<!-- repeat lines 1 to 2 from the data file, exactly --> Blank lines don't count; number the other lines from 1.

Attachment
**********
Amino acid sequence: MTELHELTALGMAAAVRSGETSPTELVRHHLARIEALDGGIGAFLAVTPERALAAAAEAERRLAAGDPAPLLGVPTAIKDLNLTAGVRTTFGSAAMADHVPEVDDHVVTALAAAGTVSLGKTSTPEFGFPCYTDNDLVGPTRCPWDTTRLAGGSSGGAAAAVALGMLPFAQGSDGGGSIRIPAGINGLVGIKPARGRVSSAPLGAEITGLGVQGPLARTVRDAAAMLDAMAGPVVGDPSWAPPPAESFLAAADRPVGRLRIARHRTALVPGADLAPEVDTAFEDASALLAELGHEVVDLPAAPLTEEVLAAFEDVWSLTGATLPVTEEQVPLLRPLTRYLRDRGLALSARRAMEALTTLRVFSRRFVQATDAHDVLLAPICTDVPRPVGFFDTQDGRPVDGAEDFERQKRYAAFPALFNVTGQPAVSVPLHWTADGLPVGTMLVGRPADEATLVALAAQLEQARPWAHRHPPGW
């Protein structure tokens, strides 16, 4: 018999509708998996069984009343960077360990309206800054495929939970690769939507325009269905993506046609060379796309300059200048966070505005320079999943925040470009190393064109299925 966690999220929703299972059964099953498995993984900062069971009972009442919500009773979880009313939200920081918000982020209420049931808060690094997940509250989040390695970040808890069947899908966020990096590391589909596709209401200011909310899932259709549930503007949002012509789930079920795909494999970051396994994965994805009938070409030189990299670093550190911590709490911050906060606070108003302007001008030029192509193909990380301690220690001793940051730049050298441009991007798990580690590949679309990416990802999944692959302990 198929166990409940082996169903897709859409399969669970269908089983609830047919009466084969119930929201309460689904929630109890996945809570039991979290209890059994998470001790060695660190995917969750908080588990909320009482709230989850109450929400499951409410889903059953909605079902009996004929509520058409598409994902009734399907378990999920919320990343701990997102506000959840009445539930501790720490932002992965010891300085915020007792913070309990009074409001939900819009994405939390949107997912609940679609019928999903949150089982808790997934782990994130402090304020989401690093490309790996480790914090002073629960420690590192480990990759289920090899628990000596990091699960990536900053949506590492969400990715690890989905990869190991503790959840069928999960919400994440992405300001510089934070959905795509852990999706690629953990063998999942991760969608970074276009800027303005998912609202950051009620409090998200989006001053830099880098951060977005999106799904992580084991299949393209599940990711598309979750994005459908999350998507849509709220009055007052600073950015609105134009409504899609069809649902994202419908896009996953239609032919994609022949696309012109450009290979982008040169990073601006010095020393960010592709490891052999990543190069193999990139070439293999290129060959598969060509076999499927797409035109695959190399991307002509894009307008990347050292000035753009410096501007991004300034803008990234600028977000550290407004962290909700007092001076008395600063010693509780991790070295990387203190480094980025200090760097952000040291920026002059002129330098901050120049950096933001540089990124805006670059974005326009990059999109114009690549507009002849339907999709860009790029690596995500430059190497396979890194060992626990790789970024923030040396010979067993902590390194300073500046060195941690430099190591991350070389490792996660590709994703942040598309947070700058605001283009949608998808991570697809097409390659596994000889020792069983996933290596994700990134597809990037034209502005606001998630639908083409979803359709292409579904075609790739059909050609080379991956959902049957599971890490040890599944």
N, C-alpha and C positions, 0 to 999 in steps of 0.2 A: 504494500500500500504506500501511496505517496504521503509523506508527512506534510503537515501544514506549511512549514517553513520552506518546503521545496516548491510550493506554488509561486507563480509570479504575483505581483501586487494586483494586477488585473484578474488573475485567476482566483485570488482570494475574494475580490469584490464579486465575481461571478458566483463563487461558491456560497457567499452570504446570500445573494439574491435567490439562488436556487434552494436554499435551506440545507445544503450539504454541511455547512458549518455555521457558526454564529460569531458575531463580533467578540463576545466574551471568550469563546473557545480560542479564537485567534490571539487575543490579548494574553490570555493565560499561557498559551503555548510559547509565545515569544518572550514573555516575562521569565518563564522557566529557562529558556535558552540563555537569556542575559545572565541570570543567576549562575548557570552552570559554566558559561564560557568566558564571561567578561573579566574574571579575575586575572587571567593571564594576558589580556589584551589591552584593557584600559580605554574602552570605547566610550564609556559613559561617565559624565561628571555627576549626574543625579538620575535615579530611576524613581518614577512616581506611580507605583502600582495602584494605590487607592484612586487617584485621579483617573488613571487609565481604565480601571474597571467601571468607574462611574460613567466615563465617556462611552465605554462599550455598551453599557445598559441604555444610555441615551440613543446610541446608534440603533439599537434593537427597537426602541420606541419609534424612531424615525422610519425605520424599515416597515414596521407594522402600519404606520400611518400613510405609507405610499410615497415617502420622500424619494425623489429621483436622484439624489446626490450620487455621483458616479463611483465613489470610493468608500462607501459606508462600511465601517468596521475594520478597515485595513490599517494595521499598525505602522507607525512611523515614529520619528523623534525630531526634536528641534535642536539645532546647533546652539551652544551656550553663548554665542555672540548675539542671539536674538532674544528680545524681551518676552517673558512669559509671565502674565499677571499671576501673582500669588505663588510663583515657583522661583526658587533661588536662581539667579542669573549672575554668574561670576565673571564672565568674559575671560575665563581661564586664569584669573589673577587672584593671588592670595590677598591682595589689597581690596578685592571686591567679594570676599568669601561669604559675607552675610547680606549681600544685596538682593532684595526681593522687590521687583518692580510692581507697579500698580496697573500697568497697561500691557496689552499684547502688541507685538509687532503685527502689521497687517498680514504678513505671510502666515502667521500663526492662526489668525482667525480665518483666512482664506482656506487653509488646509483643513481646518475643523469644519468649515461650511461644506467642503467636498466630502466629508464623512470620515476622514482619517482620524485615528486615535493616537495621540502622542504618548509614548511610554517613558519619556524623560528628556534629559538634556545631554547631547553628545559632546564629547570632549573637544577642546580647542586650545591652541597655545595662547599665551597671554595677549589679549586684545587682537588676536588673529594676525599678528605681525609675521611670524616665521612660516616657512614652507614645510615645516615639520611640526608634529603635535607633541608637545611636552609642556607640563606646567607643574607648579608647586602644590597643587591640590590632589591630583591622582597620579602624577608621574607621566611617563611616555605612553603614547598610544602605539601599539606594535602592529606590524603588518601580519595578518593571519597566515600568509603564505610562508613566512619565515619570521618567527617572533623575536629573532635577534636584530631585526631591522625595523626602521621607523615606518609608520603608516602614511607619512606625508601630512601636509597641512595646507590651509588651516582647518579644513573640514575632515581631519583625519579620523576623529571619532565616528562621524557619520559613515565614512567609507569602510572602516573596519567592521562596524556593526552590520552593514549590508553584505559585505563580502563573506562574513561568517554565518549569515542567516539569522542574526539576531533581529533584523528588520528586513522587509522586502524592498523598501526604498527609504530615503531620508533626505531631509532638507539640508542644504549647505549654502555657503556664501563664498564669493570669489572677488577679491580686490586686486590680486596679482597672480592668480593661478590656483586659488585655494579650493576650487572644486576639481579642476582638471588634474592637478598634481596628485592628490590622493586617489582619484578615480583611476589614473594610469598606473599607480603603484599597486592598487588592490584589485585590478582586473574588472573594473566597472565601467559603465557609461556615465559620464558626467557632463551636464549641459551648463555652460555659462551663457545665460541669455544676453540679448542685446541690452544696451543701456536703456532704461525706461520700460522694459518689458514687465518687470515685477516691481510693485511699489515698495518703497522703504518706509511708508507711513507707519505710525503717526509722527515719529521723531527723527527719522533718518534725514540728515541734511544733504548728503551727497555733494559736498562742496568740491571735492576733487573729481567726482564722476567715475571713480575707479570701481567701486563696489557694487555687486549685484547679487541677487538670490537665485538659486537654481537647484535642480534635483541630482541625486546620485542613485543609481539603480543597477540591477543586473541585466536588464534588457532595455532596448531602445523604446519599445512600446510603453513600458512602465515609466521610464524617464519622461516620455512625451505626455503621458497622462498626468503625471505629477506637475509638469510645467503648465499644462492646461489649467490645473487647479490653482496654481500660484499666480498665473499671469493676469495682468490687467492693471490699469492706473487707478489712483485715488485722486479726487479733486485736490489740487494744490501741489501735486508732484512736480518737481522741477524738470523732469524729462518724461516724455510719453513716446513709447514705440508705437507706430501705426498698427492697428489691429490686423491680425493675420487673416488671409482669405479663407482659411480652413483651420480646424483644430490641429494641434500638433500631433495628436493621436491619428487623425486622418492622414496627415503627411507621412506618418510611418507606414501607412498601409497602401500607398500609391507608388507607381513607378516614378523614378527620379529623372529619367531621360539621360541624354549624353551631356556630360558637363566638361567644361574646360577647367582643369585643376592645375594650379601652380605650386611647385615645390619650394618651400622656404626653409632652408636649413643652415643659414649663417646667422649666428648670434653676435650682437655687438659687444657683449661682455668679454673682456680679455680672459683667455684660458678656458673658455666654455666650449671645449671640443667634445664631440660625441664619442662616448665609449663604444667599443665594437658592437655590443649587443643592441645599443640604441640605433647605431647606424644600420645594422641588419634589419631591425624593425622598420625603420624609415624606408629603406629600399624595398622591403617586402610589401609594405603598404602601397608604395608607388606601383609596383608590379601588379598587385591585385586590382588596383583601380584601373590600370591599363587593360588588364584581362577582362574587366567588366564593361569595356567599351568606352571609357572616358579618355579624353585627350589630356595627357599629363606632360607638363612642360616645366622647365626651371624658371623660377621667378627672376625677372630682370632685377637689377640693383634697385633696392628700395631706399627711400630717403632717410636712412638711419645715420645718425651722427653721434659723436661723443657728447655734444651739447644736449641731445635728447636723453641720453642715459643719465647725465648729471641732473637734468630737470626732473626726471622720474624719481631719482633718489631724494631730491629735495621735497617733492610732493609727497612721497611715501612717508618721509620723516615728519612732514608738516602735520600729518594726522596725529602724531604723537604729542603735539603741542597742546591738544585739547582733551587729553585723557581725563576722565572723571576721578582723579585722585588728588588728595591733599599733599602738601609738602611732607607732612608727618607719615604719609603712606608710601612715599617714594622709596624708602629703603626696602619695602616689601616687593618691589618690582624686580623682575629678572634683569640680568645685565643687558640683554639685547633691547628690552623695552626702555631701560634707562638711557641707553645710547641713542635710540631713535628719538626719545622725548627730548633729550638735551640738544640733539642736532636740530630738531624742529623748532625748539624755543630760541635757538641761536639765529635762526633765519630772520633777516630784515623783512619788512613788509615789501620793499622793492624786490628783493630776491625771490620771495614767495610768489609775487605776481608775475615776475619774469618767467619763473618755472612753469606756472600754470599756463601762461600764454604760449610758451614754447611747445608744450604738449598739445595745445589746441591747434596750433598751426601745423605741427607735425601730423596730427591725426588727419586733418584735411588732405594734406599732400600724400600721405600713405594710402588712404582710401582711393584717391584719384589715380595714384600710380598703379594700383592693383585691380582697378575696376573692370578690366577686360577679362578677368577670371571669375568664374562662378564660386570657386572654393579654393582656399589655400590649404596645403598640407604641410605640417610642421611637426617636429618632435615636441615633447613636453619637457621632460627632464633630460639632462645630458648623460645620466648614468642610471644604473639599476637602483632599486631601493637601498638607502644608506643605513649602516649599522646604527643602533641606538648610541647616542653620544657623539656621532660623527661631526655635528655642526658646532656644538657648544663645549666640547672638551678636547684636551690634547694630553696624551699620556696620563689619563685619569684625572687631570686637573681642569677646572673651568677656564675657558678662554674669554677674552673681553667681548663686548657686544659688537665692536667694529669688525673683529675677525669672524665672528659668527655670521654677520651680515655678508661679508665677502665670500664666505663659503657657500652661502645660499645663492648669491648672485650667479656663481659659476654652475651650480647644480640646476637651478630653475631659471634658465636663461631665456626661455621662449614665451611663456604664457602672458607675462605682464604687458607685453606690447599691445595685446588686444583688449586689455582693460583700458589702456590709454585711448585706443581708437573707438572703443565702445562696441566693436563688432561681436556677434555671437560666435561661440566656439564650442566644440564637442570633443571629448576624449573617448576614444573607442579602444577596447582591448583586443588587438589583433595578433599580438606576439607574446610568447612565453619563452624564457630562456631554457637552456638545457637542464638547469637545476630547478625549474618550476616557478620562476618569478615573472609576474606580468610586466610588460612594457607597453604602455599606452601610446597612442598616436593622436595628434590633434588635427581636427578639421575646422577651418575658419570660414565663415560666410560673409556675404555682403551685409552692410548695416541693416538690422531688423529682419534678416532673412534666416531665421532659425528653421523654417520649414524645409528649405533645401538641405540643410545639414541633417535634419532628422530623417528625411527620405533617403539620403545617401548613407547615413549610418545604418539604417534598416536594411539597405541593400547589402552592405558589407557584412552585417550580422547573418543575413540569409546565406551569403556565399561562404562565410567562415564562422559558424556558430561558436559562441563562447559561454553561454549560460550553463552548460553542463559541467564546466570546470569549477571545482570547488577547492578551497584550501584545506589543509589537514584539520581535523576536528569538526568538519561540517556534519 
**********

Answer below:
Amino acid sequence: MTELHELTALGMAAAVRSGETSPTELVRHHLARIEALDGGIGAFLAVTPERALAAAAEAERRLAAGDPAPLLGVPTAIKDLNLTAGVRTTFGSAAMADHVPEVDDHVVTALAAAGTVSLGKTSTPEFGFPCYTDNDLVGPTRCPWDTTRLAGGSSGGAAAAVALGMLPFAQGSDGGGSIRIPAGINGLVGIKPARGRVSSAPLGAEITGLGVQGPLARTVRDAAAMLDAMAGPVVGDPSWAPPPAESFLAAADRPVGRLRIARHRTALVPGADLAPEVDTAFEDASALLAELGHEVVDLPAAPLTEEVLAAFEDVWSLTGATLPVTEEQVPLLRPLTRYLRDRGLALSARRAMEALTTLRVFSRRFVQATDAHDVLLAPICTDVPRPVGFFDTQDGRPVDGAEDFERQKRYAAFPALFNVTGQPAVSVPLHWTADGLPVGTMLVGRPADEATLVALAAQLEQARPWAHRHPPGW
């Protein structure tokens, strides 16, 4: 018999509708998996069984009343960077360990309206800054495929939970690769939507325009269905993506046609060379796309300059200048966070505005320079999943925040470009190393064109299925 966690999220929703299972059964099953498995993984900062069971009972009442919500009773979880009313939200920081918000982020209420049931808060690094997940509250989040390695970040808890069947899908966020990096590391589909596709209401200011909310899932259709549930503007949002012509789930079920795909494999970051396994994965994805009938070409030189990299670093550190911590709490911050906060606070108003302007001008030029192509193909990380301690220690001793940051730049050298441009991007798990580690590949679309990416990802999944692959302990 198929166990409940082996169903897709859409399969669970269908089983609830047919009466084969119930929201309460689904929630109890996945809570039991979290209890059994998470001790060695660190995917969750908080588990909320009482709230989850109450929400499951409410889903059953909605079902009996004929509520058409598409994902009734399907378990999920919320990343701990997102506000959840009445539930501790720490932002992965010891300085915020007792913070309990009074409001939900819009994405939390949107997912609940679609019928999903949150089982808790997934782990994130402090304020989401690093490309790996480790914090002073629960420690590192480990990759289920090899628990000596990091699960990536900053949506590492969400990715690890989905990869190991503790959840069928999960919400994440992405300001510089934070959905795509852990999706690629953990063998999942991760969608970074276009800027303005998912609202950051009620409090998200989006001053830099880098951060977005999106799904992580084991299949393209599940990711598309979750994005459908999350998507849509709220009055007052600073950015609105134009409504899609069809649902994202419908896009996953239609032919994609022949696309012109450009290979982008040169990073601006010095020393960010592709490891052999990543190069193999990139070439293999290129060959598969060509076999499927797409035109695959190399991307002509894009307008990347050292000035753009410096501007991004300034803008990234600028977000550290407004962290909700007092001076008395600063010693509780991790070295990387203190480094980025200090760097952000040291920026002059002129330098901050120049950096933001540089990124805006670059974005326009990059999109114009690549507009002849339907999709860009790029690596995500430059190497396979890194060992626990790789970024923030040396010979067993902590390194300073500046060195941690430099190591991350070389490792996660590709994703942040598309947070700058605001283009949608998808991570697809097409390659596994000889020792069983996933290596994700990134597809990037034209502005606001998630639908083409979803359709292409579904075609790739059909050609080379991956959902049957599971890490040890599944």